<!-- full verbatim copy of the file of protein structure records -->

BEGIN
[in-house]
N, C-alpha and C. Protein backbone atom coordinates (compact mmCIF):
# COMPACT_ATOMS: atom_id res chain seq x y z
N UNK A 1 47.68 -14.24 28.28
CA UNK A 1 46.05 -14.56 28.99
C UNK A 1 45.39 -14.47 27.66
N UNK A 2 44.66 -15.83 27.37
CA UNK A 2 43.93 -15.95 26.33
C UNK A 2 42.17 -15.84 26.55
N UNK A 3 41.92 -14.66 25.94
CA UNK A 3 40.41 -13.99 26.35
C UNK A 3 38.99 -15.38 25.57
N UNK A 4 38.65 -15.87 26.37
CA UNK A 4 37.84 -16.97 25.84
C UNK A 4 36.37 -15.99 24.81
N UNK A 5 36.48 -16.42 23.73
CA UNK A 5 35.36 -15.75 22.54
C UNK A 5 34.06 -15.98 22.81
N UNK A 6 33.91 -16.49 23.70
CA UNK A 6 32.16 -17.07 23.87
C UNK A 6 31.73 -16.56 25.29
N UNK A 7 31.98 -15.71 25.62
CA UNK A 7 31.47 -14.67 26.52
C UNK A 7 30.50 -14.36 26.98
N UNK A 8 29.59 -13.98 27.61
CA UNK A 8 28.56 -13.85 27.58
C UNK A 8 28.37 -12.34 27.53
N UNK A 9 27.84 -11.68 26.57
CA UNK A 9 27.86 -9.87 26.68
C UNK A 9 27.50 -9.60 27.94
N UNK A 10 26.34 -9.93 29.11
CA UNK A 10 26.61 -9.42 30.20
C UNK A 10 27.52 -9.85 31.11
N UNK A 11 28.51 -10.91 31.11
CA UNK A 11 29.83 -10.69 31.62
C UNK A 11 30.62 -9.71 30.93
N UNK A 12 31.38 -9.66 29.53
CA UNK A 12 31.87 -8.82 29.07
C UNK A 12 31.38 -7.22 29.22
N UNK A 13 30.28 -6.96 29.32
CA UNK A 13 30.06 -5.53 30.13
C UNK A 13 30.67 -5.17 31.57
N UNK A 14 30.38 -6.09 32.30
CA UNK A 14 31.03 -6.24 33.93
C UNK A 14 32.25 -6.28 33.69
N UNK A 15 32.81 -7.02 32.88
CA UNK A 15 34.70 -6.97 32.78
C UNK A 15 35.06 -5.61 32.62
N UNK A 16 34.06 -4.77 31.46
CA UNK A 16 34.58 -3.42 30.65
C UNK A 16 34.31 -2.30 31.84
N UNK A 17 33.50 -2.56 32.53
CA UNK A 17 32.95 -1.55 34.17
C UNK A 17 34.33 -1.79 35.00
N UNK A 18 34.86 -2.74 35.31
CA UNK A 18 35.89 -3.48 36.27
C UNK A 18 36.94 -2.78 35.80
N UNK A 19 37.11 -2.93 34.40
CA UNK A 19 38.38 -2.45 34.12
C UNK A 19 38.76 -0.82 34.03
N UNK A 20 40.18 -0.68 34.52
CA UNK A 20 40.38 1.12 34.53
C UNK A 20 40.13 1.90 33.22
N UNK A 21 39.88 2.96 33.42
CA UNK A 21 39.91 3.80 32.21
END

[in-house]
N, C-alpha and C. Protein backbone atom coordinates (compact mmCIF):
# COMPACT_ATOMS: atom_id res chain seq x y z
N UNK A 1 47.68 -14.24 28.28
CA UNK A 1 46.05 -14.56 28.99
C UNK A 1 45.39 -14.47 27.66
N UNK A 2 44.66 -15.83 27.37
CA UNK A 2 43.93 -15.95 26.33
C UNK A 2 42.17 -15.84 26.55
N UNK A 3 41.92 -14.66 25.94
CA UNK A 3 40.41 -13.99 26.35
C UNK A 3 38.99 -15.38 25.57
N UNK A 4 38.65 -15.87 26.37
CA UNK A 4 37.84 -16.97 25.84
C UNK A 4 36.37 -15.99 24.81
N UNK A 5 36.48 -16.42 23.73
CA UNK A 5 35.36 -15.75 22.54
C UNK A 5 34.06 -15.98 22.81
N UNK A 6 33.91 -16.49 23.70
CA UNK A 6 32.16 -17.07 23.87
C UNK A 6 31.73 -16.56 25.29
N UNK A 7 31.98 -15.71 25.62
CA UNK A 7 31.47 -14.67 26.52
C UNK A 7 30.50 -14.36 26.98
N UNK A 8 29.59 -13.98 27.61
CA UNK A 8 28.56 -13.85 27.58
C UNK A 8 28.37 -12.34 27.53
N UNK A 9 27.84 -11.68 26.57
CA UNK A 9 27.86 -9.87 26.68
C UNK A 9 27.50 -9.60 27.94
N UNK A 10 26.34 -9.93 29.11
CA UNK A 10 26.61 -9.42 30.20
C UNK A 10 27.52 -9.85 31.11
N UNK A 11 28.51 -10.91 31.11
CA UNK A 11 29.83 -10.69 31.62
C UNK A 11 30.62 -9.71 30.93
N UNK A 12 31.38 -9.66 29.53
CA UNK A 12 31.87 -8.82 29.07
C UNK A 12 31.38 -7.22 29.22
N UNK A 13 30.28 -6.96 29.32
CA UNK A 13 30.06 -5.53 30.13
C UNK A 13 30.67 -5.17 31.57
N UNK A 14 30.38 -6.09 32.30
CA UNK A 14 31.03 -6.24 33.93
C UNK A 14 32.25 -6.28 33.69
N UNK A 15 32.81 -7.02 32.88
CA UNK A 15 34.70 -6.97 32.78
C UNK A 15 35.06 -5.61 32.62
N UNK A 16 34.06 -4.77 31.46
CA UNK A 16 34.58 -3.42 30.65
C UNK A 16 34.31 -2.30 31.84
N UNK A 17 33.50 -2.56 32.53
CA UNK A 17 32.95 -1.55 34.17
C UNK A 17 34.33 -1.79 35.00
N UNK A 18 34.86 -2.74 35.31
CA UNK A 18 35.89 -3.48 36.27
C UNK A 18 36.94 -2.78 35.80
N UNK A 19 37.11 -2.93 34.40
CA UNK A 19 38.38 -2.45 34.12
C UNK A 19 38.76 -0.82 34.03
N UNK A 20 40.18 -0.68 34.52
CA UNK A 20 40.38 1.12 34.53
C UNK A 20 40.13 1.90 33.22
N UNK A 21 39.88 2.96 33.42
CA UNK A 21 39.91 3.80 32.21